With that fun surprise, I got more energized and attacked the reservoir. The path was practically empty because of the race. I think it was the most enjoyable reservoir run to date. I ran around it, looking at the buildings, and also at the ducks that were walking on the frozen parts of the water (and also slipping and falling).

The rest of the run was difficult, but not mind-numbing. I felt pain, and my thighs and hip flexer were killing me around mile 15, but the air was crisp and I had a good pace. The hills in the park actually gave a relief to my overworked muscles, just the way that it did when I ran the marathon last year. I think I'm pushing in a different way that gives a break to my thighs and starts using my ass in a different way.

Once I got to E. 90th for the second time and ran down to E. 60th, I knew that I was going to make it. I went tortoise slow, but the tortoise won the race, so it was all good with me. I crossed the bridge and ran back home, and felt great. I did it! I did it, and I'm confident that I'll be able to get in another 20ish run before the marathon.

This is how I looked and felt immediately after:

It is now officially 2 months before the marathon. That means, I have about 5-6 more good long runs in me to get ready. NERVES! I bought my flight tickets too. It's getting more and more real!

See you next week!

Sunday, January 17, 2010

The Wall and Music

My good friend Carmen was celebrating her birthday this weekend, and based on last week's drinking debacle, I learned my lesson and ran my long run the day of the celebration, as opposed to the day after.

I scaled back this week and ran 14 miles, because I was feeling tired from the 17ish miles I ran last week. It's interesting how long certain fatigues can linger, and this one really stuck throughout the week. I've realized that what I had faced last Sunday was the notorious "wall" that people talk about, when running a marathon. When I realized that, it made me more upset that I had quit and gone home. It made me more upset that I had quit, because I will very likely hit the "wall" during the actual marathon, and I might quit and not finish the race like I did last Sunday.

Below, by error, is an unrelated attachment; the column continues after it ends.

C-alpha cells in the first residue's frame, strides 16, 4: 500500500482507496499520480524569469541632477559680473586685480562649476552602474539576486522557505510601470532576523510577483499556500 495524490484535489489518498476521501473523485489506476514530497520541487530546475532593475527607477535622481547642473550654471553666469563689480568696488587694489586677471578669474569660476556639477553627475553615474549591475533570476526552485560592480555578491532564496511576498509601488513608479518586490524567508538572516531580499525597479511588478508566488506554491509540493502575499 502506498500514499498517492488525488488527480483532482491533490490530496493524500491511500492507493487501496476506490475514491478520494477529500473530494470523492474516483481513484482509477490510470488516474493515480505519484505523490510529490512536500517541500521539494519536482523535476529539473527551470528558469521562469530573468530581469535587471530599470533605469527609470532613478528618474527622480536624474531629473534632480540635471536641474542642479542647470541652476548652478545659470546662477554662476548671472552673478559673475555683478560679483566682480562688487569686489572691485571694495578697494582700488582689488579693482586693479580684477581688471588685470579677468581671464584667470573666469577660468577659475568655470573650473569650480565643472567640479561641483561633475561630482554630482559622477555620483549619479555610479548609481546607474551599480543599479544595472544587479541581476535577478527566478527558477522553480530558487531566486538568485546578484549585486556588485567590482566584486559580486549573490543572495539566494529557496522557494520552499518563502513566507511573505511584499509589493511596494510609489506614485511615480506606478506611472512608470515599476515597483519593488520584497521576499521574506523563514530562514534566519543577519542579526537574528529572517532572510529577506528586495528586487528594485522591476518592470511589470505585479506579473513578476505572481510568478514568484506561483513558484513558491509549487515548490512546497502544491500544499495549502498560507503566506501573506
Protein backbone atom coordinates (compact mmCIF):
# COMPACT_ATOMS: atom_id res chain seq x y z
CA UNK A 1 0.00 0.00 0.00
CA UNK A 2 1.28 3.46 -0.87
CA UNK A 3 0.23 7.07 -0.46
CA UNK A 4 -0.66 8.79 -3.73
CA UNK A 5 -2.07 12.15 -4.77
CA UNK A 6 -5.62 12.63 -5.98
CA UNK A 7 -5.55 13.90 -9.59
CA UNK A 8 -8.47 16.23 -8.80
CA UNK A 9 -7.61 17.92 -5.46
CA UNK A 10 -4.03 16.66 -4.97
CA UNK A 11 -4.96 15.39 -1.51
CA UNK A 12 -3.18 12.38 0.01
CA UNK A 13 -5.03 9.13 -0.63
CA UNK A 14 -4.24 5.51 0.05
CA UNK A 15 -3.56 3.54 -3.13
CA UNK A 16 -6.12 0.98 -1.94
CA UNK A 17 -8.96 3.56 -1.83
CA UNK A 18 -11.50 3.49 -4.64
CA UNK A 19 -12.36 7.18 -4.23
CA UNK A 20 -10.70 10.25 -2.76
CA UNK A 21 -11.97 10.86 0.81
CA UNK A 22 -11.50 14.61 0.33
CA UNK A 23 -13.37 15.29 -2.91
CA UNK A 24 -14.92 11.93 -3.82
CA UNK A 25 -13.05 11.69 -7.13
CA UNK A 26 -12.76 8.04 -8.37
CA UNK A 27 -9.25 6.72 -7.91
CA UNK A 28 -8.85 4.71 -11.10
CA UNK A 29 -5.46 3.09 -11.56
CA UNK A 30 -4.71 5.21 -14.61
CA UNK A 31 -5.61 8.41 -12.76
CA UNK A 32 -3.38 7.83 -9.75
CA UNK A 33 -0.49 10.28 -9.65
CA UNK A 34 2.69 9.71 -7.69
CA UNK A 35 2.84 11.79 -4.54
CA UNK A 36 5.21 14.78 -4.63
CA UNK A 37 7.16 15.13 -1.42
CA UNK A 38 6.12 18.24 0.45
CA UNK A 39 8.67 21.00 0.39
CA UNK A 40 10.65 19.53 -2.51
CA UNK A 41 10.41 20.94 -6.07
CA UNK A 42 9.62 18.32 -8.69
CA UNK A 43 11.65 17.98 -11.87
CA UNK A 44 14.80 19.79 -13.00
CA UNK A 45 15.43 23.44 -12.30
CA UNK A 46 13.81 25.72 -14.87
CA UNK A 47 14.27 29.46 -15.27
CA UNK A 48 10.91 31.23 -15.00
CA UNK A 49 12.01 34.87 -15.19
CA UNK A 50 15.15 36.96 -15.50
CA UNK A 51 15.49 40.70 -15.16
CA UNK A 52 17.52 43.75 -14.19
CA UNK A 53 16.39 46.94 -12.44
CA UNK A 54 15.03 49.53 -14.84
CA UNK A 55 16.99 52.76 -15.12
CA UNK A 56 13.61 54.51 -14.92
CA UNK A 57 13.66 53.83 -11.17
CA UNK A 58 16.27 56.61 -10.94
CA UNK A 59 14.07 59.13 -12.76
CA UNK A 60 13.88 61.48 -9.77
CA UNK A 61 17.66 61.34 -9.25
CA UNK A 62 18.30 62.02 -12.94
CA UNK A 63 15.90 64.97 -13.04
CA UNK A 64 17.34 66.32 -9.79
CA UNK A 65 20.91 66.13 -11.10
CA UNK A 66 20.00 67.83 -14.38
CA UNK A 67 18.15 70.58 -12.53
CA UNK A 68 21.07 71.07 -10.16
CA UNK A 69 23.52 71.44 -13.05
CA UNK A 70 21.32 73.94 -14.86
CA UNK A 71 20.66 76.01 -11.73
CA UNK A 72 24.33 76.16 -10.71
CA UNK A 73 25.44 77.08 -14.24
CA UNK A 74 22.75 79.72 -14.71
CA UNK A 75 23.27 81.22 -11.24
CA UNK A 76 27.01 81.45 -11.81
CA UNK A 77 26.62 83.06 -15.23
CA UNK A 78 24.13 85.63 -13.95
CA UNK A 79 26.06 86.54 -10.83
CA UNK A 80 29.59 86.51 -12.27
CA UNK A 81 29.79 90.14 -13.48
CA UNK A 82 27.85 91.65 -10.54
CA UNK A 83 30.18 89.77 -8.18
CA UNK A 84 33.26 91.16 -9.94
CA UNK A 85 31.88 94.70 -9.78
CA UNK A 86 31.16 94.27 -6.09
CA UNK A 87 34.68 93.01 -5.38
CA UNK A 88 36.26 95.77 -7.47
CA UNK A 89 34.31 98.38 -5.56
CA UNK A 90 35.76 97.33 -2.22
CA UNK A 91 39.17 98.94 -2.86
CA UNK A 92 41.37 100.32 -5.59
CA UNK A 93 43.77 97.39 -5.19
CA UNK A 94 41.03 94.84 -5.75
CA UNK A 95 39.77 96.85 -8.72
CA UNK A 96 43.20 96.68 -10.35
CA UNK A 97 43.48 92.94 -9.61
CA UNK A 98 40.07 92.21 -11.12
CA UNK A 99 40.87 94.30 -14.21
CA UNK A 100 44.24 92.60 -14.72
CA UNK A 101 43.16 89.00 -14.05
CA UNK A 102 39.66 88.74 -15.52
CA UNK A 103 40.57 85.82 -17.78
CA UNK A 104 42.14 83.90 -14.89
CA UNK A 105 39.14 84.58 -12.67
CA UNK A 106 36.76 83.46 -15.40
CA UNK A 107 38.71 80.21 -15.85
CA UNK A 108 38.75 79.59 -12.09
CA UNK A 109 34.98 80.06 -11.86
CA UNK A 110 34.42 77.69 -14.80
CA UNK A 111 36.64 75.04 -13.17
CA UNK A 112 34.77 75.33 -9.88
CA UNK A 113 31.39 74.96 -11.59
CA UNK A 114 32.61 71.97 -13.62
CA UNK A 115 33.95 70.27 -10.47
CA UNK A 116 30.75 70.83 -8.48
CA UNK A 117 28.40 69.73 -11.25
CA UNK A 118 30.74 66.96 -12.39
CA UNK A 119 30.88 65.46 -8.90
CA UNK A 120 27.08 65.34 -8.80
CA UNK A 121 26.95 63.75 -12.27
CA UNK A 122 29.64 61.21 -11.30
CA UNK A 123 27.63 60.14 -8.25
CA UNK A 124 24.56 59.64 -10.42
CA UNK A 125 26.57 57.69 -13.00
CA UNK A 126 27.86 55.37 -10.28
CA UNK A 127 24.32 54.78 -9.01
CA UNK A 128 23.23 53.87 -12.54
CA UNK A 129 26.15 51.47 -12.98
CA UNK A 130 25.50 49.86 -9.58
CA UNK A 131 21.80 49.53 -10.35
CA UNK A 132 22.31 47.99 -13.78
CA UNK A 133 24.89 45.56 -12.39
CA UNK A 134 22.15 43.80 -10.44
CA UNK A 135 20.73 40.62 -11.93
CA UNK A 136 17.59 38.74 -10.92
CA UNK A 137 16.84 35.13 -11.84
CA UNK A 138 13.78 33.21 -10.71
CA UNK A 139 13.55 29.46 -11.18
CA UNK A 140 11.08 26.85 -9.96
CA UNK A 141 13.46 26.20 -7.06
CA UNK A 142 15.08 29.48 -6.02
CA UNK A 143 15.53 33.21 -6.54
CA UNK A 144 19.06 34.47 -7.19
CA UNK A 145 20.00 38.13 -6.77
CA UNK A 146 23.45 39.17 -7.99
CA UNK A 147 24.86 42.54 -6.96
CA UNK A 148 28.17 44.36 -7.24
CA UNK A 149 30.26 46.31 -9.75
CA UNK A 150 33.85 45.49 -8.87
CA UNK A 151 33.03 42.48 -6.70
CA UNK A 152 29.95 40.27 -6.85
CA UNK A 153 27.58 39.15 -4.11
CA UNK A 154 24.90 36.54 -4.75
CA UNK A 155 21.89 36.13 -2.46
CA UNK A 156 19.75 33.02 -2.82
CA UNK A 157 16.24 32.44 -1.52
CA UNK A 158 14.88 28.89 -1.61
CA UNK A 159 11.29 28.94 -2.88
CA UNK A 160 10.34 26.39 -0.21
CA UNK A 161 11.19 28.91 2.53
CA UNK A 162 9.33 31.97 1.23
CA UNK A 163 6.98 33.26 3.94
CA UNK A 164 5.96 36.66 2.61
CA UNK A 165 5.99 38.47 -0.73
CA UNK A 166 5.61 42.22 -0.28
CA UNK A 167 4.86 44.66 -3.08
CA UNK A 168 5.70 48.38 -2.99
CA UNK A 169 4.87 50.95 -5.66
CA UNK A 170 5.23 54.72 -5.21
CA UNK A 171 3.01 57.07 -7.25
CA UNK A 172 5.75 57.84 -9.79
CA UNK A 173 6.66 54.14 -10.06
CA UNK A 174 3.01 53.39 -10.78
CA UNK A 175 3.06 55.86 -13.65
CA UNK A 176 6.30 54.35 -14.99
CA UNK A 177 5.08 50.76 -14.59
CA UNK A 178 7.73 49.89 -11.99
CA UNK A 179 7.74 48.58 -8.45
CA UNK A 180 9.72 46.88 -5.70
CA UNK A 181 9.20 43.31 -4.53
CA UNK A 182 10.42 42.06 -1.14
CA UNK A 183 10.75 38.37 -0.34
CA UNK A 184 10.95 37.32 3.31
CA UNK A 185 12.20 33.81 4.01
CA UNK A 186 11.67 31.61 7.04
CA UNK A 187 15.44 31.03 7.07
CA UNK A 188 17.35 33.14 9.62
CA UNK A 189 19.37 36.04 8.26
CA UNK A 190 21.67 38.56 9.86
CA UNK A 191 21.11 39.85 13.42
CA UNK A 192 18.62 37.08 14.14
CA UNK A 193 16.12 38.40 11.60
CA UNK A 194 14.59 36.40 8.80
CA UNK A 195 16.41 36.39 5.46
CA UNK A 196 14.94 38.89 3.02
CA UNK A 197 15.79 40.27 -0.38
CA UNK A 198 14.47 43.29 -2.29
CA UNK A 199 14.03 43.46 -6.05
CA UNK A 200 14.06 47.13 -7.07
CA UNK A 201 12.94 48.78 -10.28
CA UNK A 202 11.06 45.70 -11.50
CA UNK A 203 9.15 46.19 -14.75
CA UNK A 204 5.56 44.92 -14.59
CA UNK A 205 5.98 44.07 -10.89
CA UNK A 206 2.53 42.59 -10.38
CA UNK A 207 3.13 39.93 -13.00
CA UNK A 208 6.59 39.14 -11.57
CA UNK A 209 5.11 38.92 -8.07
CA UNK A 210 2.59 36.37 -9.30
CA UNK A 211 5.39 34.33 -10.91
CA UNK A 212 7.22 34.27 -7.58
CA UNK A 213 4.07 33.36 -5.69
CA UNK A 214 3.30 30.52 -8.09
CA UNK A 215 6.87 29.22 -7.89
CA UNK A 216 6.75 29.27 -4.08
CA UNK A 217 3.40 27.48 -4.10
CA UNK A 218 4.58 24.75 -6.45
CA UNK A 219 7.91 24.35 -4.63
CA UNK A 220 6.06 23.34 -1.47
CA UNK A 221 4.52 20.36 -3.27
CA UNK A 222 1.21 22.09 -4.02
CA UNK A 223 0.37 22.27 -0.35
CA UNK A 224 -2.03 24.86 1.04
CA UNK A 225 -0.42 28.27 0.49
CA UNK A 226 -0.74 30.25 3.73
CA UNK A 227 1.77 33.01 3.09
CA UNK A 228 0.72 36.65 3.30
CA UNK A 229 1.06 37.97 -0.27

With that on my back, I woke up Saturday not wanting to go out and run. I woke up later than usual, and loaded up my iPod with some pod-casts, but I was not feeling it. I started listening to some music while warming up with some dynamic movements, and finally felt like going outside. This whole process took about 2 hours. I hate it when I do this. It is the biggest waste of time, and I do it often.

I rarely listen to music on my long runs, simply because 2 hours of music is not as stimulating to me as 3 pod-casts show about current events, jokes, and other stories (i.e. Fresh Air, Wait Wait Don't Tell Me, and This American Life). However, I ran the 14 miles yesterday with just music, and I felt myself going faster than usual. I love running music that has a similar tempo as a heartbeat, with a strong cadence. I love cadence that is almost marching-band-like, with heavy snare, or a simple bass. Usually, when I listen to music while running, there is one song that keeps me going and keeps me really digging into my muscles to muster up the strength to lift my leg and conquer the ground. These songs are never profound or emotionally moving songs, but a song with a catchy rhythm. During my last marathon, it was "Get Em High" by Kanye West ft. Talib Kwali. This particular run was "Say it in a Love Song" by Alicia Keys ft. Beyonce. I told you that they are never profound songs. Catchy does the job well.

It was also a beautiful day in the 40s, which hasn't happened in a month. I was actually sweating a LOT and feeling warmth that I hadn't in a while. It felt good, and I'm glad that I had gone out to run, even though I wasn't feeling it.

I sadly have no photos to share, because my camera is no longer with us. I don't have enough discretionary funds to buy a new one... so I am weighing my options.

I don't know when I'm going to tackle that 20 again. I think it might be next week, but I'm honestly losing some confidence. To be frank, there are a lot of things that I am feeling less sure about when it comes to running these days. Ironically, the one thing that frees me from these thoughts is running. So, I guess I'll just keep going outside and face the cement jungle.

Sunday, January 10, 2010

No to perfectionists

Today was a failed run. I did not run 20 miles.

Training for a marathon takes a lot of planning. Planning when to run, how long to run, when to not run, what to eat, how to eat... etc etc. I admit that training for marathons have made me into someone of habits, with some compulsive behaviors. I don't like being thrown off from my training schedule, and I don't like not being able to complete what I had proposed to do.

That said, I've also learned that being a perfectionist is not conducive to successful training. Shit happens. I'm the type of perfectionist that would rather not do something if it won't be done the way that I want it to be done (as opposed to the type A perfectionists). I've been able to slightly change that behavior, and it's definitely kept a positive spin on my marathon training, and life.